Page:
Bitcoin Loses Steam As China Clamps Down On Crypto-Currencies

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The announcement followed almost a week of uncertainty about the future of bitcoin exchanges in China. Although that same exchange also encouraged customers to withdraw their funds "as quickly as possible". Some reports estimate that China's share of total worldwide hash rate (closely linked with bitcoin production via mining) is at 71% or higher.

Despite its halt to local trading, Shanghai-based BTCC, the world's oldest bitcoin exchange, said its other businesses, including an global exchange and a bitcoin mining pool, remain unaffected.

He said there should be a distinction between digital currencies and digital tokens, such as Bitcoin.

"They can become a tool for illegal fund flows and investment deals". Digital currencies developed by authorities could be used for good, with the right regulation, he said.

Remember also, this time around there hasn't been any formal guidance from government - and it appears local exchanges Huobi and OKCoin will continue letting users trade between cryptocurrencies.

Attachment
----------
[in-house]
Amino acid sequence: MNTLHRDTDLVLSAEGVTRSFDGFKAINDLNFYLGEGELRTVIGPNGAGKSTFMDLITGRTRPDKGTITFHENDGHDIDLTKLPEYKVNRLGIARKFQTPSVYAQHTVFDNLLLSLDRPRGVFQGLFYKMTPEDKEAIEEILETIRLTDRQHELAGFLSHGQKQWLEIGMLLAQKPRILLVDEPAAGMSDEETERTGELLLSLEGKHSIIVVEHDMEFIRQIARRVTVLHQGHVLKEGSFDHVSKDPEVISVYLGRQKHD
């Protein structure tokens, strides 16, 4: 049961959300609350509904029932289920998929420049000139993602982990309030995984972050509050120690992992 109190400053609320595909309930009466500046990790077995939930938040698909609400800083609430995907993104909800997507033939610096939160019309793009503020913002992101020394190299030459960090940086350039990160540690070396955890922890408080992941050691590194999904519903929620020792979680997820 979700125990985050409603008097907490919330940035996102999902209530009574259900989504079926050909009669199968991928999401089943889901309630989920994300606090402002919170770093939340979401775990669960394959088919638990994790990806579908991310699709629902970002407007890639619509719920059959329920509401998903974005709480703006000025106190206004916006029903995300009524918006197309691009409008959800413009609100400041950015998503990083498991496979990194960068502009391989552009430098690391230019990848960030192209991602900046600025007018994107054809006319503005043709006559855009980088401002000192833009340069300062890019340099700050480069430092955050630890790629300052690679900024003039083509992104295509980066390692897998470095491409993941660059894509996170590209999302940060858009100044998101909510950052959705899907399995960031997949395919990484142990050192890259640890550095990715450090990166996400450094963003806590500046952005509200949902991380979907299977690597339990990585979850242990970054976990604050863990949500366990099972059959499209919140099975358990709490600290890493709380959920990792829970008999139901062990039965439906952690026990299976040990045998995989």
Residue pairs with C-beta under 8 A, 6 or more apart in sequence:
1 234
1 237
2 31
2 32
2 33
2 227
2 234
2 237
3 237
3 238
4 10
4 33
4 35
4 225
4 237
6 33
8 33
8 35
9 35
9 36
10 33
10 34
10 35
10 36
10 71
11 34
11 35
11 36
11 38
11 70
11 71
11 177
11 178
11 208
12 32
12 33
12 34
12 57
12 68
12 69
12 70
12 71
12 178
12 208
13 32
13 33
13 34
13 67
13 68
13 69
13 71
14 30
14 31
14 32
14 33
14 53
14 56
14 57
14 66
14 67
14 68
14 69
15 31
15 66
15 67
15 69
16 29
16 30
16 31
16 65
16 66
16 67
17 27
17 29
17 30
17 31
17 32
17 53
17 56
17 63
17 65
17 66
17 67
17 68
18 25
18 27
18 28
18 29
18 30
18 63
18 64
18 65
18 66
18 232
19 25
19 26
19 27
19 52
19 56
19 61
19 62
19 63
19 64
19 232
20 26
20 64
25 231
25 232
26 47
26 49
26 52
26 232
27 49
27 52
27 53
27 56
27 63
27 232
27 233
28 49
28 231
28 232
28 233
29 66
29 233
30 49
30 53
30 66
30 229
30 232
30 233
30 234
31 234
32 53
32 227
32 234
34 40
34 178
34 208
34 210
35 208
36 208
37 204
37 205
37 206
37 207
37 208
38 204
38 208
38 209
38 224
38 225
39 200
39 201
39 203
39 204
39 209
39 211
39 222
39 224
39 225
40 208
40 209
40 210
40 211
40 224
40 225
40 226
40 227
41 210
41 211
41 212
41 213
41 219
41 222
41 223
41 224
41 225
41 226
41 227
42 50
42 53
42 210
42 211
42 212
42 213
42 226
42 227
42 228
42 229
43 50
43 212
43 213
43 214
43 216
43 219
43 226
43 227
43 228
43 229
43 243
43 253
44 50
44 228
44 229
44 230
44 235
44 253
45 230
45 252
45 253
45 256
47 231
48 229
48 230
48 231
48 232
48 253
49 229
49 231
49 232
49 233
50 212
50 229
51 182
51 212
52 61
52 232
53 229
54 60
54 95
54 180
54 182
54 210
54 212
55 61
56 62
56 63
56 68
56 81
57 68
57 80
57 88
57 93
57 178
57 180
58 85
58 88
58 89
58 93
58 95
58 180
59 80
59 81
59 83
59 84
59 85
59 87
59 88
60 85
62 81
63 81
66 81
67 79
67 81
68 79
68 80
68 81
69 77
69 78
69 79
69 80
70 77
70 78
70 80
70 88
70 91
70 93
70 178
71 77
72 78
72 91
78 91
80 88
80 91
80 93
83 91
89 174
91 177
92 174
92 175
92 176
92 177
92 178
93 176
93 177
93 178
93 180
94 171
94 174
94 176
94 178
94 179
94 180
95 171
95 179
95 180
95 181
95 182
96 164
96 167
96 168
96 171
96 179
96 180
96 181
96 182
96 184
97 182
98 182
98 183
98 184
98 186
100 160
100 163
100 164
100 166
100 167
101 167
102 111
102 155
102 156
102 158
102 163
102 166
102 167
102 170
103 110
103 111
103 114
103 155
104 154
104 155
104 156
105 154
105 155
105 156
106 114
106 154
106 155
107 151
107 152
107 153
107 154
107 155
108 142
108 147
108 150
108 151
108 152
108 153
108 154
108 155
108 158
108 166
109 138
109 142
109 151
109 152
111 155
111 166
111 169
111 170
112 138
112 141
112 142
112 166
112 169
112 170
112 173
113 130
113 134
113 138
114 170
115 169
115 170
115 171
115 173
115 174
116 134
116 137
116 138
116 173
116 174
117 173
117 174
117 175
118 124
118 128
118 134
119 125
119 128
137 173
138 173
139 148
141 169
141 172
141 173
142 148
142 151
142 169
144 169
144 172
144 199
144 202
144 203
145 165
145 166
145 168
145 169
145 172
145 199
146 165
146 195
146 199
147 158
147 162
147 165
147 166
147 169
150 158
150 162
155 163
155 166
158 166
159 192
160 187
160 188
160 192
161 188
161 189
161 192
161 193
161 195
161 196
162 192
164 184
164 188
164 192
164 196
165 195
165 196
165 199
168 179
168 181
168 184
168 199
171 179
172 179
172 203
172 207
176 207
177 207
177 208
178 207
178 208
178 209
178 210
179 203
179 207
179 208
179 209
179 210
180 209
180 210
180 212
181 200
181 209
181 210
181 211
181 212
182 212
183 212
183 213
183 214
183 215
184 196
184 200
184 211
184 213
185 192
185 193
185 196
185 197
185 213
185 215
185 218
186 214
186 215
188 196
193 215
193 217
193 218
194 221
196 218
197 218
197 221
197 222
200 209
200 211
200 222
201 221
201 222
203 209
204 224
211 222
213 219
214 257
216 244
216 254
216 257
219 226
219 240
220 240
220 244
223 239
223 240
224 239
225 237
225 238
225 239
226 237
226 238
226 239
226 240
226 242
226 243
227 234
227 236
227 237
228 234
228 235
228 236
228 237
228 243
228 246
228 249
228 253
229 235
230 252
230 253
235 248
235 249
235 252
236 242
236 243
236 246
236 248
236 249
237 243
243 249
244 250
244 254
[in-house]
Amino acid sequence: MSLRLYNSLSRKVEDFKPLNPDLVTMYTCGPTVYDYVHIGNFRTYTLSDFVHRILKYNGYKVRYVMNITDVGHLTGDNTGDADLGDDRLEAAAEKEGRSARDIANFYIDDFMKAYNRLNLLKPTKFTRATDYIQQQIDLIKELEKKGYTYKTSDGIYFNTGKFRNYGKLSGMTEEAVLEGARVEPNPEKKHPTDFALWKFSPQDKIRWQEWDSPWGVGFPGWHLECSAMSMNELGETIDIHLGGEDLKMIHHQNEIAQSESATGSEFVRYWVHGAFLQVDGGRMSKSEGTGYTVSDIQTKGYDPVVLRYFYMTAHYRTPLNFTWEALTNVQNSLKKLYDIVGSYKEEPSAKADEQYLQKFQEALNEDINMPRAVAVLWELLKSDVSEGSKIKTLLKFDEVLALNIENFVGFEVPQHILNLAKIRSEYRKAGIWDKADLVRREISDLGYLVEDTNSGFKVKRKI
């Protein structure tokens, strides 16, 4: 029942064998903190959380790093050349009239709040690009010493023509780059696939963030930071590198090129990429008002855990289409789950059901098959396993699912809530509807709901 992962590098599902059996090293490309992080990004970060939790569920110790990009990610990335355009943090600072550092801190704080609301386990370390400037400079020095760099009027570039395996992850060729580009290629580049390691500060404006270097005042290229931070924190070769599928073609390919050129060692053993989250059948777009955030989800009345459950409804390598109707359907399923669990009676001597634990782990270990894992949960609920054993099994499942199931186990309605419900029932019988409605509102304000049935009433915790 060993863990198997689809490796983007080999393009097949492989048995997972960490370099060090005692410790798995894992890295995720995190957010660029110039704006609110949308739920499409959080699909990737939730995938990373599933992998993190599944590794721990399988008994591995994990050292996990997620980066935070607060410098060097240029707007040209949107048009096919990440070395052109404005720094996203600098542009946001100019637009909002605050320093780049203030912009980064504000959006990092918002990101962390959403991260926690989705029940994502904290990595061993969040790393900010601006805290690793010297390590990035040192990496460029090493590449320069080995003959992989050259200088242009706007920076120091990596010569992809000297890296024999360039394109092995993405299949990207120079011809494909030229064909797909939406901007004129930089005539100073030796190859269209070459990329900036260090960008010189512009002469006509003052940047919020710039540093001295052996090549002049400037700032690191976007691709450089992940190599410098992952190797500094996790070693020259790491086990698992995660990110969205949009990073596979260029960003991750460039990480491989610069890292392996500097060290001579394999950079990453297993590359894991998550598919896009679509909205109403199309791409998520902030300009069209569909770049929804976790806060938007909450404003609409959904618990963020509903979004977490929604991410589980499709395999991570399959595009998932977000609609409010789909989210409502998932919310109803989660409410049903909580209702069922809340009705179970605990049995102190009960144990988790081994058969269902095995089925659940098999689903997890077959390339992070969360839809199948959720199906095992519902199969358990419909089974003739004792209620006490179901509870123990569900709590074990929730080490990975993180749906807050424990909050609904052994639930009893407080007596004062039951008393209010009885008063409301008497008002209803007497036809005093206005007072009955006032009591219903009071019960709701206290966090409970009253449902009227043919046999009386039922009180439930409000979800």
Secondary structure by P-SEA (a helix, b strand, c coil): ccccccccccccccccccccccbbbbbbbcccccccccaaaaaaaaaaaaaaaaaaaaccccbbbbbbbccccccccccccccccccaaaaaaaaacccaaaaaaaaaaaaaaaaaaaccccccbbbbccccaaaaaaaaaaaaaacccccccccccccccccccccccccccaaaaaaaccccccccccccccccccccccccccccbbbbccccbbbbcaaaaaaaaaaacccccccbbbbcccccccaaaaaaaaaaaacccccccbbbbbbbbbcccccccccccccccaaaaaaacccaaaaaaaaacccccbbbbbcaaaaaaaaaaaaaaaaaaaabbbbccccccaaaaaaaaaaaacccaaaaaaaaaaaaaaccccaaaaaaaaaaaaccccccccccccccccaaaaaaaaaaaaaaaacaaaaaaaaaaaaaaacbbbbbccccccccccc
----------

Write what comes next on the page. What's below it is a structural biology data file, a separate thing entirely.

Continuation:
As Bitcoin and other crypto-currencies can be bought and sold without any government intervention, China's move is being seen as a way for Beijing to gain control over crypto-currencies. At best, companies that accept Bitcoin must do so that they convert them immediately into more stable currencies, or run the risk of losing out in substantial measure.

An issue of secondary concern to bitcoin enthusiasts may be about whether other nations will follow China's lead.

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Some of the major Chinese cryptocurrency exchanges, like BTCC, viaBTC, BitKan, have already announced their closure.

A sign in Hong Kong reads "bitcoin accepted here".

Chinese president Xi Jinping is standing for re-election at the party Congress and could be positioning himself with the party base by cracking down on what might be perceived as the wilder areas of the free market.

Thursday night, however, there were some signs that Chinese regulators could have a change of heart.

The cryptocurrency dropped 9.3 per cent to US$3,077.55 yesterday morning in London, extending this week's decline to 28 per cent.

Despite the sudden doom-and-gloom attitude towards Bitcoin, the current crash is likely just a blip in long term outlook for the currency.

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